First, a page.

Your blogging career can only take you so far, that’s why it’s imperative to jumpstart it the right way. Guest blogging has helped an innumerable number of rookies find market leads. Because those renowned sites are positioned on the top spectrum of Alexa Traffic Rank, newbie bloggers receive the much-needed boost it needs.
Guest blogging, when done correctly, is one of the purest forms of white hat SEO. It takes dedication, consistency, and accuracy – three things which not all bloggers have the luxury of exerting.
Looking for the shorter route to glory?
Go for paid guest posts. Webmasters of such sites will charge you $20-$25 to take your half-assed submission. However, it’s not a good investment in the long run. When readers start noticing how dull your Margherita pizza review is, the reputation you’re trying to build instantly takes a beating.
Nothing tops a genuine, unpaid guest post. But how will you wow picky webmasters? These grave mistakes surely won’t help.
Mistake #1: Little To Zero Scouting
One common mistake is trying to be around everywhere. It’s imperative to screen potential sites to make a guest blog on. Majority of the time, these sites have a “Write For Us” or “Guest Post” section where they explicitly set their guidelines.
There could be nothing more infuriating than sending a guest post to a site which doesn’t solicit such.
Recycling the rejected blog? It’s often hard to find another “perfect fit” considering you made it exclusively for the site’s need, niche, and targeted audience.
What I suggest is to utilize Google’s Search Operators (e.g., inurl, intext, allintitle, etc.) to find the site that matches your knowledge and interest.
Mistake #2: Outreach That is Obviously Artifial
With the ever increasing number of link builders and spammers plaguing one’s Yahoo (if you still use it) or Google Mail, webmasters are more cognizant of online clowns.
- Say Hello, use their name
- Stick to default font type, color, and size
- Use line breaks and short sentences to make the email easily readable
- Don’t send attachments
Do not sound like a robot. AVOID mentioning about being a regular contributor. NEVER mention anything that involves financial remuneration. As a rookie needing presence, you need to walk the talk first.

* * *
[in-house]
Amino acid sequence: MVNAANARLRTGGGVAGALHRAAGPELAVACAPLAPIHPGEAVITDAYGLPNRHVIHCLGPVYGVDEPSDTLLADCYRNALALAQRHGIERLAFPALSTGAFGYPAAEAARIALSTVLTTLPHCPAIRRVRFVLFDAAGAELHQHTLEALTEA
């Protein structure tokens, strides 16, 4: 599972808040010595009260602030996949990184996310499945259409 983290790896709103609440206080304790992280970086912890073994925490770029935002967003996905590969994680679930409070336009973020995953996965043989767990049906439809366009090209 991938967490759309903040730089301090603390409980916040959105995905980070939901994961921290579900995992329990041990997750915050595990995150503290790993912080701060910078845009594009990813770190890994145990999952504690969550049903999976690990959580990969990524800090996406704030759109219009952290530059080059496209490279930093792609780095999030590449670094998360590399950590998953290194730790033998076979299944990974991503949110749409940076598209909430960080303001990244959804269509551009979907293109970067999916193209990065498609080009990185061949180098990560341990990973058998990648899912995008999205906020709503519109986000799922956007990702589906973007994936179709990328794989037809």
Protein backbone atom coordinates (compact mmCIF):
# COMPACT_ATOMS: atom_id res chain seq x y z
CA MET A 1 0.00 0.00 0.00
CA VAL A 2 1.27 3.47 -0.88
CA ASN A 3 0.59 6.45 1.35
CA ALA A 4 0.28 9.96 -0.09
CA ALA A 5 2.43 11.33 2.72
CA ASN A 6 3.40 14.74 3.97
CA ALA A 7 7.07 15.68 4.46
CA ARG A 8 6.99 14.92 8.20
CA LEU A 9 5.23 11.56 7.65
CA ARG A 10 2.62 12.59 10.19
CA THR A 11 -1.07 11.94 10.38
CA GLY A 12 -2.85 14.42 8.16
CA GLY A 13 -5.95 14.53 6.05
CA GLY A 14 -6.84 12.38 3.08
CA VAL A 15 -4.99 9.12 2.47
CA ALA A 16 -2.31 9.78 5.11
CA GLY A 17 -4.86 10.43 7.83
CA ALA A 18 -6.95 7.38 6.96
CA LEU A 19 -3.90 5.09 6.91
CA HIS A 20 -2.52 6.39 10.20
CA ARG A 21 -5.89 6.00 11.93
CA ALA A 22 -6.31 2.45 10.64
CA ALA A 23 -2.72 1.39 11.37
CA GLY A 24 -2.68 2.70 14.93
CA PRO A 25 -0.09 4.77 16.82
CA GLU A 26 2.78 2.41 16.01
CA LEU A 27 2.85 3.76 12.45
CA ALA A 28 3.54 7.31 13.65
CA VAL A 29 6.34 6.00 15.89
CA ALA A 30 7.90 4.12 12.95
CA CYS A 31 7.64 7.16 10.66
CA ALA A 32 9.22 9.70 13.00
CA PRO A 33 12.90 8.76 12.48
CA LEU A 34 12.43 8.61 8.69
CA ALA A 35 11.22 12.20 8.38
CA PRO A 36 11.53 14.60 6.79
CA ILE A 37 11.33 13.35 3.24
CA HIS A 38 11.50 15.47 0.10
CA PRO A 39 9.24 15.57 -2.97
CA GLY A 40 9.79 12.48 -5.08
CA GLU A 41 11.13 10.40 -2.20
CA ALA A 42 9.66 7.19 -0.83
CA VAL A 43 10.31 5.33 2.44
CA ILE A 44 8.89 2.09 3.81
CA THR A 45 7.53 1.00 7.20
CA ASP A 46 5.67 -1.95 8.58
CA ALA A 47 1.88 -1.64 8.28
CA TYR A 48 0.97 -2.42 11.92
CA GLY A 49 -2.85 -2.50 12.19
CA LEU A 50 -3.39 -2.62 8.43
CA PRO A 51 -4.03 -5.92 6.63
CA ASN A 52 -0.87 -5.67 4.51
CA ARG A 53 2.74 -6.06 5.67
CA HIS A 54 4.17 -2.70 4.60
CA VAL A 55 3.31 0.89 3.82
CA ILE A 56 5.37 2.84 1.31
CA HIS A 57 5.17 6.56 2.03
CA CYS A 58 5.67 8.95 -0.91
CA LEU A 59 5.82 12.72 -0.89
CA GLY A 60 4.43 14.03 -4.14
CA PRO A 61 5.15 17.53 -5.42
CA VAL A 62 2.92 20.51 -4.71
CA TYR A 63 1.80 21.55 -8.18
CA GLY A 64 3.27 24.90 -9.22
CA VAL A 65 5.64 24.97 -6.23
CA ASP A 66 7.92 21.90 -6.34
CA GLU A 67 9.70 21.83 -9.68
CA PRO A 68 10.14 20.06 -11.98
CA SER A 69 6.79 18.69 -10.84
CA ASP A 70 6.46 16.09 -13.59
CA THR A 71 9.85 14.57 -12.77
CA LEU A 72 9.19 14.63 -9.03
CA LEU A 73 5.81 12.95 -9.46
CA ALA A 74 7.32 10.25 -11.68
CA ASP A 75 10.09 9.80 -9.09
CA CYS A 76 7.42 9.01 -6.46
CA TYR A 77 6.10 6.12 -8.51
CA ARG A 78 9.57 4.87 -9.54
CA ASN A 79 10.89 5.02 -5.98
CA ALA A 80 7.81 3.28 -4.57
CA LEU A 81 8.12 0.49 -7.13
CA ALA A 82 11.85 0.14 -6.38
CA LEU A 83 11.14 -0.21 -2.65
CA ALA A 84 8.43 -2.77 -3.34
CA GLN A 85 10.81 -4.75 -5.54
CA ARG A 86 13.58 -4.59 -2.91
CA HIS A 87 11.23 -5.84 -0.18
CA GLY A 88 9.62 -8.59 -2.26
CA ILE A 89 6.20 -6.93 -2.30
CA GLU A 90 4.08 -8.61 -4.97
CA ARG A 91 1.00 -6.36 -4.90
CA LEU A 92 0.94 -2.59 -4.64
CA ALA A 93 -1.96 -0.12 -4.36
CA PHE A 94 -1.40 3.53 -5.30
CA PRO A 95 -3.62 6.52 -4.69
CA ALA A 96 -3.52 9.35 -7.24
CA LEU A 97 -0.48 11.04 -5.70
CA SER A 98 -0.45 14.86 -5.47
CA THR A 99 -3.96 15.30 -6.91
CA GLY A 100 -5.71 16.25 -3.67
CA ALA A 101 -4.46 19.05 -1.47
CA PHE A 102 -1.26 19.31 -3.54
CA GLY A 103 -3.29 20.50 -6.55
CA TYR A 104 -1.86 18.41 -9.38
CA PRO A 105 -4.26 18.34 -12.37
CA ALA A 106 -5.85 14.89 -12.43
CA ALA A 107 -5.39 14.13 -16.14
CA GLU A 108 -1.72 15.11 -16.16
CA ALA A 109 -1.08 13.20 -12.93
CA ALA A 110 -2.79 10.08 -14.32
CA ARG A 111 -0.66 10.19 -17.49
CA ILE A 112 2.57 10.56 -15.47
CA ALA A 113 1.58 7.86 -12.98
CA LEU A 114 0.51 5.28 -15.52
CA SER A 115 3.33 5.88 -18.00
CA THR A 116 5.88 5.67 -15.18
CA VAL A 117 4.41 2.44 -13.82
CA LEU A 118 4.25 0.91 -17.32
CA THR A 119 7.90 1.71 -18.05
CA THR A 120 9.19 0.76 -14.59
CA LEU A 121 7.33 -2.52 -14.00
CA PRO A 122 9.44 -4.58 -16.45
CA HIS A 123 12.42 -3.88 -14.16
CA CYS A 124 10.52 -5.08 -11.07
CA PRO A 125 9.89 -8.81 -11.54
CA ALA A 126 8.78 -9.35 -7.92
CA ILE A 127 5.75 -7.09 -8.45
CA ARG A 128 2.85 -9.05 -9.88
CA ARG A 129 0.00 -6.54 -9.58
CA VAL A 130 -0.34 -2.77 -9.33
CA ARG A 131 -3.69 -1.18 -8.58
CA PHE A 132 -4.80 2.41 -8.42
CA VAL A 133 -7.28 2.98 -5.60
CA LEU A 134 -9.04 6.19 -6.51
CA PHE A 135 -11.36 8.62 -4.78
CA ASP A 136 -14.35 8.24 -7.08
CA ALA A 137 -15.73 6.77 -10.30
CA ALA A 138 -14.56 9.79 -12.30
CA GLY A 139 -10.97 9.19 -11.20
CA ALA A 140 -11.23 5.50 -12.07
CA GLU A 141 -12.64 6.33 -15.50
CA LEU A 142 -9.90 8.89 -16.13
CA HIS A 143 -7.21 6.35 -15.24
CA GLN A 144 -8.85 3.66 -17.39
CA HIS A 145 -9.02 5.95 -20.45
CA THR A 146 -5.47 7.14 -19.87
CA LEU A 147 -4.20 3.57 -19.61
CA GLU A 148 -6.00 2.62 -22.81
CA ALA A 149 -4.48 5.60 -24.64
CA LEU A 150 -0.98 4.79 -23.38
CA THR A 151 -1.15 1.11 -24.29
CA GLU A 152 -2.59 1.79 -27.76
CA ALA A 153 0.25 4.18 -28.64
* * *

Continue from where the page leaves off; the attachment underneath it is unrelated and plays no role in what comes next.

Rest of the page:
But how do you do it?
First, tell them how your piece will provide value to their visitors. On a personal note, I always try to go outside the box by covering topics that aren’t exploited yet (so I can be the first mover of it). Be conversational, but avoid excessive use of words of flattery.
Mistake #3: Missing out on Relationship Building
After your submitted blog goes online with a backlink, it’s easy to forget thanking the webmaster. However, that rudimentary “thank you” message can spell the difference for your blossoming career. There’s a great chance for you to be featured regularly or to be hired as a paid contributor if you go the extra mile (i.e., sending words of gratitude and appreciation).
Well, if the website manager asked for a more technical or creative blog that is out of your league, you can recommend an able friend.
What’s in it for you then? Referral fee from your buddy on a lucky day.
You can never go wrong with a dose of ass-kissing.
Mistake #4: Content That Offends Plagiarism Checkers
Okay. So you’ve crafted a very insightful blog backed up by interesting facts and statistics. You submitted it, and then you stumbled upon a reply that reads like this.
“I’m sorry we can’t publish a content that isn’t 100% unique.”
Google’s algorithm has a lot to do with this. Though directly quoting a statement – with sufficient credit to the person involved – is a widely used practice in writing, you need to temper it a bit in guest blogging.
If Google recognizes that there’s a pattern of copied content, then that’s pretty many points deducted in its search engine.
CopyScape, SEO Tools, and other plagiarism checkers rate your content’s uniqueness. For instance, CopyScape’s premium search gives you related articles that signal duplicate content.
Also, quotation marks are treated as red flags by a majority of plagiarism checkers. It is advisable to just bold or italicizes the passage at times.
There will be times you’ll be required to take a screenshot of those checker’s results. What I usually do is to attach it to the initial submission. Or they may run their own search to see it for themselves.
As a wrap-up, guest blogging requires a holistic approach. Success does not hinge on quality content alone, but also on add-ons that help make a good account of you.
Enlighten us with your own set of guest blogging fumbles too.
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